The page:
Architecture as Catalyst is an annual week-long event, bringing new ideas, conversations, and expertise to the school by inviting guests from around the world to run experimental workshops. Architecture as Catalyst 2019 ran from March 11 to March 15, 2019, and was intended to create discussion around the practice of “making” as it relates to design and architecture.
2019 Workshops & Lectures
Building on previous Catalyst events, the 2019 lecture series brought back communities to “make” something together.
The wachusko weesti project is a community-led collaboration between an interdisciplinary research team (including Indigenous and non-Indigenous academics, professionals and students) and First Nation leadership and community members. The project addresses two critical issues that affect First Nation communities: inadequate access to safe water, and a shortage of adequate housing. It is a mobile, off-grid and sustainable washroom and kitchen unit, identified as a priority by OCN community members as a critical piece of infrastructure for land defense and remote house building. Participants will explore material and assembly concepts attached to Indigenous material cultures, deployable “pop-up” architectures, and will test spatial packing logics and community-oriented construction systems to make a “micro,” ATV-pullable, Wachusko weesti basecamp unit.
Following the September 2017 landfall of Hurricane Maria, millions of Americans awoke to an island devastated by wind and water—an altered landscape of fallen trees, toppled transmission lines, and broken shelters. In the months that followed, most were left stranded without power, communication, or adequate support. Today, many communities are still suffering from the effects of the neglected infrastructural systems that Maria exposed. In response to this plight, a group of researchers at the University of Puerto Rico organized a team to develop and construct a solar-powered charging station to be used in disconnected communities. The original OASIS de Luz was installed in Jayuya, Puerto Rico in November 2017 and another was built in Borinquen in Caguas. The Catalyst 2019 project builds on these ideas and extends the project’s community of practice in an effort to create a system of resilient pods that can be programmed and deployed across the archipelago of Puerto Rico (and beyond) to provide critical infrastructure to those in need.
This workshop takes a deeper dive into the material culture of two indigenous communities from Western Minnesota through examination and engagement with boat making in the Micronesian context (outrigger canoes) and the Dakota context (birchbark canoes and/or dugout canoes). Participants will engage with materials and making not as a process of forcing ideas on to matter but as an experience of joining the forces of matter in improvisation. This workshop joins the work of the interdisciplinary Grand Challenge project, Back to Indigenous Futures: Cultural Revitalization and Sustainability through Trans-Indigenous Partnerships, Participatory Design, and Embodied Computing, and builds on the 2018 Catalyst exploration with the Micronesian communities in envisioning their emerging needs around building and landscapes. Participants will collaborate and learn with professors and students from American Indian Studies and Computer Science and Engineering and technology experts. This final result will be a traveling exhibit of boat cultures from the Catalyst work.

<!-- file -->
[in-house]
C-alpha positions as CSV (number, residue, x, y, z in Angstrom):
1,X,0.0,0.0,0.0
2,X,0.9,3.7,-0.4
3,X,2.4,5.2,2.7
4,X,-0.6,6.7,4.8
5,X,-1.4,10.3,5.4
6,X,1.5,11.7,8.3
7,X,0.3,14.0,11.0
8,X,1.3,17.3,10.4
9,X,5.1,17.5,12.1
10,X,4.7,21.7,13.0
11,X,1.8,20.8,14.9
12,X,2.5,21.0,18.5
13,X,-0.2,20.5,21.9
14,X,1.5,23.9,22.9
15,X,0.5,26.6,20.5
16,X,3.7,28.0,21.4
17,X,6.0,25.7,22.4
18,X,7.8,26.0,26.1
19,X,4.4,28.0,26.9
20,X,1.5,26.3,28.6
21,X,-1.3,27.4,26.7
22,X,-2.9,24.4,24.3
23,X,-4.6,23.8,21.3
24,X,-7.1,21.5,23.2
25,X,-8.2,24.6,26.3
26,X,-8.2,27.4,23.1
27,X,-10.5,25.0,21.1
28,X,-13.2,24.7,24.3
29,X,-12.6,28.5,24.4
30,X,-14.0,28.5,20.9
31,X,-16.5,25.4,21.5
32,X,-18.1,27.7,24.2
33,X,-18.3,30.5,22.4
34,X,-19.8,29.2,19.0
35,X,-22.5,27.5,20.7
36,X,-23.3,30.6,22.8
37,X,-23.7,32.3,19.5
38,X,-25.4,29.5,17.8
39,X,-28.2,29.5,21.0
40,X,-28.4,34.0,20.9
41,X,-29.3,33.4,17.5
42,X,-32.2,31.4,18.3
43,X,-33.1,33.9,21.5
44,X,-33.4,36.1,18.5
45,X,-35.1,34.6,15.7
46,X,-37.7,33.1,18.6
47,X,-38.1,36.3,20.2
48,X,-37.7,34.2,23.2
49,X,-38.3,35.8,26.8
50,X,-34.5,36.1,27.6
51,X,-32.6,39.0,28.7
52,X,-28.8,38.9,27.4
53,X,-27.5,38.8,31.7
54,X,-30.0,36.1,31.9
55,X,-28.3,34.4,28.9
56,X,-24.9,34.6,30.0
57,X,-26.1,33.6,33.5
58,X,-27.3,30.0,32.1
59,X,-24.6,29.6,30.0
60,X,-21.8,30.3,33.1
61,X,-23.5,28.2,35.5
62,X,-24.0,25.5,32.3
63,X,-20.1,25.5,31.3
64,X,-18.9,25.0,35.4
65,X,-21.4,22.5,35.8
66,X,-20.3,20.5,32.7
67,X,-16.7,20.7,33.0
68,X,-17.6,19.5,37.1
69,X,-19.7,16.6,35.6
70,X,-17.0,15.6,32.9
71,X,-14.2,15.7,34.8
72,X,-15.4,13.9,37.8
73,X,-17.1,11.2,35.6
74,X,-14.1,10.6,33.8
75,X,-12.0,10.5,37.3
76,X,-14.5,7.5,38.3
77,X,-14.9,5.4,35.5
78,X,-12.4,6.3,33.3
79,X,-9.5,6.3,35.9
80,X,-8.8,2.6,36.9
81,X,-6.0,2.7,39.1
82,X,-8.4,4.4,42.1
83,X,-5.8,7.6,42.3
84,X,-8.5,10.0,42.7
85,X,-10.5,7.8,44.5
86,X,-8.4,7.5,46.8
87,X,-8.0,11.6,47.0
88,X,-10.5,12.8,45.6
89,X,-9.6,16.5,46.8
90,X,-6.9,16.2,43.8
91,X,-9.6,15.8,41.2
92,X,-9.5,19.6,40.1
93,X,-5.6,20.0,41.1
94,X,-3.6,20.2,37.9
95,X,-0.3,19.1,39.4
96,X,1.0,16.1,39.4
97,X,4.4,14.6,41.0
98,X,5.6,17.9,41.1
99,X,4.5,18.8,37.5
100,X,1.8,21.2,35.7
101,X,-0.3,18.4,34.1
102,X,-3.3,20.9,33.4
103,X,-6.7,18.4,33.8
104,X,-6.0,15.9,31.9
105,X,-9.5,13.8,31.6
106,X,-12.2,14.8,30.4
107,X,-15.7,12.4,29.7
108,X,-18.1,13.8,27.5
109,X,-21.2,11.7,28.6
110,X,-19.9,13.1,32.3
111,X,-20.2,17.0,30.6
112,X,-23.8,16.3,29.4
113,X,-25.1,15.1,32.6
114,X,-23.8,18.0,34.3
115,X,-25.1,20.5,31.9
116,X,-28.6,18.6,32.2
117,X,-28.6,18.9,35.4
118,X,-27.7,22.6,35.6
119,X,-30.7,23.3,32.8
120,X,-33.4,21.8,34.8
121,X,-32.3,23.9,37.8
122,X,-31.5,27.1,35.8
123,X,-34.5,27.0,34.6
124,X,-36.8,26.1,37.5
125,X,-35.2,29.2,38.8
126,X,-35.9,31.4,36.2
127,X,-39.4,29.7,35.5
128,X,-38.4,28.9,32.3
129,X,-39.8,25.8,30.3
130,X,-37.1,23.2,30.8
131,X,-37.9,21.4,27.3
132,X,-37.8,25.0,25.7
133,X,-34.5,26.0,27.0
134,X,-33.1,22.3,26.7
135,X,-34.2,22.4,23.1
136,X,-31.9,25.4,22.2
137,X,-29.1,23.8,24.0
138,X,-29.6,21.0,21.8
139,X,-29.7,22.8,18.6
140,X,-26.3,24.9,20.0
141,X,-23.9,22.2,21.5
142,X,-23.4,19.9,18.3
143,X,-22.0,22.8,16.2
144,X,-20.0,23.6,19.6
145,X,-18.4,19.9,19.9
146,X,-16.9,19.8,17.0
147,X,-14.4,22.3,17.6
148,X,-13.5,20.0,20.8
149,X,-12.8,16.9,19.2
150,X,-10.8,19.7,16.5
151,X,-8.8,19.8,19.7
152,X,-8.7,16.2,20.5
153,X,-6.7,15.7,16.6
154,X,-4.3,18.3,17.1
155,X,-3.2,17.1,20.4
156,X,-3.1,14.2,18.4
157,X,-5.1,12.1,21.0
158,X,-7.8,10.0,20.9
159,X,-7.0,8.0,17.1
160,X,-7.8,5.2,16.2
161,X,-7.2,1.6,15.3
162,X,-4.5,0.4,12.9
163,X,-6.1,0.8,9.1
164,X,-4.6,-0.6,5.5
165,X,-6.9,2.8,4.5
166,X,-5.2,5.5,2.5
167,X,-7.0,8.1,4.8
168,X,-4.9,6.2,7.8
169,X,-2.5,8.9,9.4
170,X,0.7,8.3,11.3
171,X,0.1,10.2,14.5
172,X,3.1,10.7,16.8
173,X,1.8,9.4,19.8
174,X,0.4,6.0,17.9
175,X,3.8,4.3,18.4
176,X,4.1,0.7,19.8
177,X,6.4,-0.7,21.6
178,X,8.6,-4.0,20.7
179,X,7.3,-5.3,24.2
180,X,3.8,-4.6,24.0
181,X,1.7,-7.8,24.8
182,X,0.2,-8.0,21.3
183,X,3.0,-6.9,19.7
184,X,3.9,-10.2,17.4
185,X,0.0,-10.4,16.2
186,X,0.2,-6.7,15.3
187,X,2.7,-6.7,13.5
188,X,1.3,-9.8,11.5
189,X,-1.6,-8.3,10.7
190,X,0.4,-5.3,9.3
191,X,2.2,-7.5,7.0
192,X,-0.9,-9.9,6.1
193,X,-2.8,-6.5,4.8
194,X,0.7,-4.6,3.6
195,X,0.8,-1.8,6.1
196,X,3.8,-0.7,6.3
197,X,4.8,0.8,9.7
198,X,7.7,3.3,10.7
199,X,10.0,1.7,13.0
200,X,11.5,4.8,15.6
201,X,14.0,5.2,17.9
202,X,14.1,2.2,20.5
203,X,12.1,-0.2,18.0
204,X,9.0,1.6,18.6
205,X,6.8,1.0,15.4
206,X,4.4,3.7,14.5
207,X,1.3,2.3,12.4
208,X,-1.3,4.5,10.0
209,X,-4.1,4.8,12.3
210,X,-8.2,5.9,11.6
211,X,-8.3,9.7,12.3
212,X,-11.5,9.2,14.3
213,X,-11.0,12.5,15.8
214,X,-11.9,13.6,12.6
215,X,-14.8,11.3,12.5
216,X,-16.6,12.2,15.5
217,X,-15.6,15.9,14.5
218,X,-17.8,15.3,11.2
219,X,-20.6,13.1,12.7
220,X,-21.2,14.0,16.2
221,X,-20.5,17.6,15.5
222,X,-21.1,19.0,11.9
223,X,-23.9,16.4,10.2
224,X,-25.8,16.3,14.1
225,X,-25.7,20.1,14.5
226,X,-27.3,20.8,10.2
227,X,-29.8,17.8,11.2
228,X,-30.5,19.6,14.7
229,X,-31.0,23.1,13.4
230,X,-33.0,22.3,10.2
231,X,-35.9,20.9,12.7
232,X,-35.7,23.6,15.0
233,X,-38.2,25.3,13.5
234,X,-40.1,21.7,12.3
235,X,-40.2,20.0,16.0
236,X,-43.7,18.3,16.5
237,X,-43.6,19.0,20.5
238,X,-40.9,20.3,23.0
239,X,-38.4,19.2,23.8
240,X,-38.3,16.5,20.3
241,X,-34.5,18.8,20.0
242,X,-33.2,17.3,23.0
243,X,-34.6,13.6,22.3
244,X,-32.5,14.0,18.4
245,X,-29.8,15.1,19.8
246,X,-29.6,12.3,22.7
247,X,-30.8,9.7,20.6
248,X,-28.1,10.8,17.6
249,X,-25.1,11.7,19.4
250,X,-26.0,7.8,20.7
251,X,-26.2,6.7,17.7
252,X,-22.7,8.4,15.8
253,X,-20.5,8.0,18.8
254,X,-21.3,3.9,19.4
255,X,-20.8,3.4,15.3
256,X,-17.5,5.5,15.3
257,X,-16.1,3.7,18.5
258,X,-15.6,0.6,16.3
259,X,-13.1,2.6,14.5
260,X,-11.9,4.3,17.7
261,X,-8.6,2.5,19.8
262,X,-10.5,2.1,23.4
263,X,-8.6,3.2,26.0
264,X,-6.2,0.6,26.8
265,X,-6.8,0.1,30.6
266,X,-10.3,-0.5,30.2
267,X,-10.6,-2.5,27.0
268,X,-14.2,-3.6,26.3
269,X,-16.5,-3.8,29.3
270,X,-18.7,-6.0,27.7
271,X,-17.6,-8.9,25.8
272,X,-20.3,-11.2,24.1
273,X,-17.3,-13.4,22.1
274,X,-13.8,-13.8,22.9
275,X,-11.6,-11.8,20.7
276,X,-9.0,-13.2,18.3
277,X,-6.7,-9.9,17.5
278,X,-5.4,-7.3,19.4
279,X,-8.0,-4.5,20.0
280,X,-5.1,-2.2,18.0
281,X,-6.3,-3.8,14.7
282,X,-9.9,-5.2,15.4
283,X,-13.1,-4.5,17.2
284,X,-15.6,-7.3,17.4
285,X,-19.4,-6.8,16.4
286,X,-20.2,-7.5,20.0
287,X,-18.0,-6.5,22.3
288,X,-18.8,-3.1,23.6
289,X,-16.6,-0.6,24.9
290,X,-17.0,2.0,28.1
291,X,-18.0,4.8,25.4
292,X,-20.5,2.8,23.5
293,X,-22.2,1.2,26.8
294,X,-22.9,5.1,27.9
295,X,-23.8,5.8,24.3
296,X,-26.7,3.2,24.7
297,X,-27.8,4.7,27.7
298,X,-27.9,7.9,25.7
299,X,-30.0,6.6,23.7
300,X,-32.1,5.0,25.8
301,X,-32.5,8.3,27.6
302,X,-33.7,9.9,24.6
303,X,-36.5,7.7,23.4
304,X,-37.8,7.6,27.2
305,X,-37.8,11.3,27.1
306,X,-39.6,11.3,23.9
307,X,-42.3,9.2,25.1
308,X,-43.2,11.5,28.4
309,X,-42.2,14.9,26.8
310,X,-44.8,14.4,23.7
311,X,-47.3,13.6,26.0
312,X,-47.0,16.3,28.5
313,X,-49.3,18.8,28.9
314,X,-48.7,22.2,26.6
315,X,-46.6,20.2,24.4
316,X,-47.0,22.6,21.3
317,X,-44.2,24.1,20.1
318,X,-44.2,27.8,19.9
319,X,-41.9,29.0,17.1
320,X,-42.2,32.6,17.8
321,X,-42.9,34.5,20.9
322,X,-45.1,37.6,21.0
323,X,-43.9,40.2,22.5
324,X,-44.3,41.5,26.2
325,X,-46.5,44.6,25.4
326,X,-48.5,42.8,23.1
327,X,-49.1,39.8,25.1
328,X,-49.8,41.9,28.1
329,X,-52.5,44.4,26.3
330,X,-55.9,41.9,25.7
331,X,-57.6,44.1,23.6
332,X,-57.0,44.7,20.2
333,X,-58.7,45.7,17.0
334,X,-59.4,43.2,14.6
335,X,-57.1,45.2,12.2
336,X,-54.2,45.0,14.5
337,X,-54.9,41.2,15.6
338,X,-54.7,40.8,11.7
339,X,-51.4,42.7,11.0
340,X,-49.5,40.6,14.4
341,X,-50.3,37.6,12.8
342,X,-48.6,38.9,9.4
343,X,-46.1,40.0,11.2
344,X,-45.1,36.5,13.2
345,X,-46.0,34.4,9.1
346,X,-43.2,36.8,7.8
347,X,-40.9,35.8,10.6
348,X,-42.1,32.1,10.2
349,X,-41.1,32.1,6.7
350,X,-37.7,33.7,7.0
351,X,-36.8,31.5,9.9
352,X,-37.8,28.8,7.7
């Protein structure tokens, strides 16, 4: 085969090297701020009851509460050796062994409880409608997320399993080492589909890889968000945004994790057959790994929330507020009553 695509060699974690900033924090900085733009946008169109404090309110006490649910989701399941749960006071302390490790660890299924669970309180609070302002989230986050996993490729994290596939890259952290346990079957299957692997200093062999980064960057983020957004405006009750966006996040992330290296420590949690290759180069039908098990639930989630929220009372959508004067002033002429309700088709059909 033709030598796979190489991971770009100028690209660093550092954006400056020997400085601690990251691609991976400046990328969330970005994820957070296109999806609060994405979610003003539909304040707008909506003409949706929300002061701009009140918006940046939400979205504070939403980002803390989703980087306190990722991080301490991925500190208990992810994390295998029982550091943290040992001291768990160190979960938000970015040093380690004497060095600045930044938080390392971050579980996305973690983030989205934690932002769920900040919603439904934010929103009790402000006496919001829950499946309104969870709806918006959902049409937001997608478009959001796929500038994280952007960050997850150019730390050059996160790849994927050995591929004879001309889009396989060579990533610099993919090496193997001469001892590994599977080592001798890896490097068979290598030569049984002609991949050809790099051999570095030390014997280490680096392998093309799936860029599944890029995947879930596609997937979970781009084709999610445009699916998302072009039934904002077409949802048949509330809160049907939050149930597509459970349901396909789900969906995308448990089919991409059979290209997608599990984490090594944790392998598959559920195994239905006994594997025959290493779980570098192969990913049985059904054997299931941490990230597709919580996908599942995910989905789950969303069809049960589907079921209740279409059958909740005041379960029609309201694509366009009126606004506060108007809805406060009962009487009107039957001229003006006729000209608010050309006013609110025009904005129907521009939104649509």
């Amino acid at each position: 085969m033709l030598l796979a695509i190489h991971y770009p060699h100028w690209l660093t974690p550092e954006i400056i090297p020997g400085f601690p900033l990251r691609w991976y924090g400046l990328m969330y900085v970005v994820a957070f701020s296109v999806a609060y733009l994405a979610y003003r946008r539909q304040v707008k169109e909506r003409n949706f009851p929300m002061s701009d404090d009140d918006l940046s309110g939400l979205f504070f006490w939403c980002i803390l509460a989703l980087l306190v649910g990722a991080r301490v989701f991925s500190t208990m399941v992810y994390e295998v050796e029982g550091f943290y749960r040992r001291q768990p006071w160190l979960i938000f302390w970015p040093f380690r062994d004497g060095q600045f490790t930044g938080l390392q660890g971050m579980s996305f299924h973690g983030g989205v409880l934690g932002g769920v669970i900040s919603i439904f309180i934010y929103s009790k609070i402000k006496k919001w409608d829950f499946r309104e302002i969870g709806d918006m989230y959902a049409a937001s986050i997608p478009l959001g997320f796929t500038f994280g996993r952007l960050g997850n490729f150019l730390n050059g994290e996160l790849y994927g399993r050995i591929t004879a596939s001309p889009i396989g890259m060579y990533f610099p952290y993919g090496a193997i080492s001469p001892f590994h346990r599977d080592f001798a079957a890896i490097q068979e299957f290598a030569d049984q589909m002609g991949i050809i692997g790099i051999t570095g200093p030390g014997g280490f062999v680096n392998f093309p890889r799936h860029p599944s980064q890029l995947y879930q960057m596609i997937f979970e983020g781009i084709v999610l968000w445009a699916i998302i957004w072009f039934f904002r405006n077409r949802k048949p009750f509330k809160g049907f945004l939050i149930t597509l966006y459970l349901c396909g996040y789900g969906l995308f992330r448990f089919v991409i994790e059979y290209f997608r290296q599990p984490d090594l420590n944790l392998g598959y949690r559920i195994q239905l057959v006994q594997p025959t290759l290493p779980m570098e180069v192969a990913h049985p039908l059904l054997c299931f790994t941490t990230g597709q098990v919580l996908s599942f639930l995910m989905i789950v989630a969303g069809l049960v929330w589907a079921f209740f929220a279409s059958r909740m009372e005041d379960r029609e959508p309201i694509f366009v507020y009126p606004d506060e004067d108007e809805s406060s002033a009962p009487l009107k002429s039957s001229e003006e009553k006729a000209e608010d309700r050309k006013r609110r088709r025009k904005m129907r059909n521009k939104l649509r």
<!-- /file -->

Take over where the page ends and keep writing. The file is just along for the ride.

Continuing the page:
Envision Community is a dignified and diverse community from across the housing spectrum, providing much-needed housing for people experiencing homelessness. Learning from this model will teach valuable information about the role of health care in housing. Traditional affordable housing projects start with the building design and work backward to raise the money. Catalyst 2019 will flip that model by starting with the dollars that are sustainably available and then designed at that price point. The Envision project applies the human-centered design process at every step to ensure the housing and community are co-created with the people who are most impacted. Working with an extended community of practice that includes members of the Street Voices of Change, doctors, architects, affordable housing developers, policymakers, and academics participants will begin constructing the initial prototype for the Envision Community, and through this making finalize several key design and assembly aspects of the project.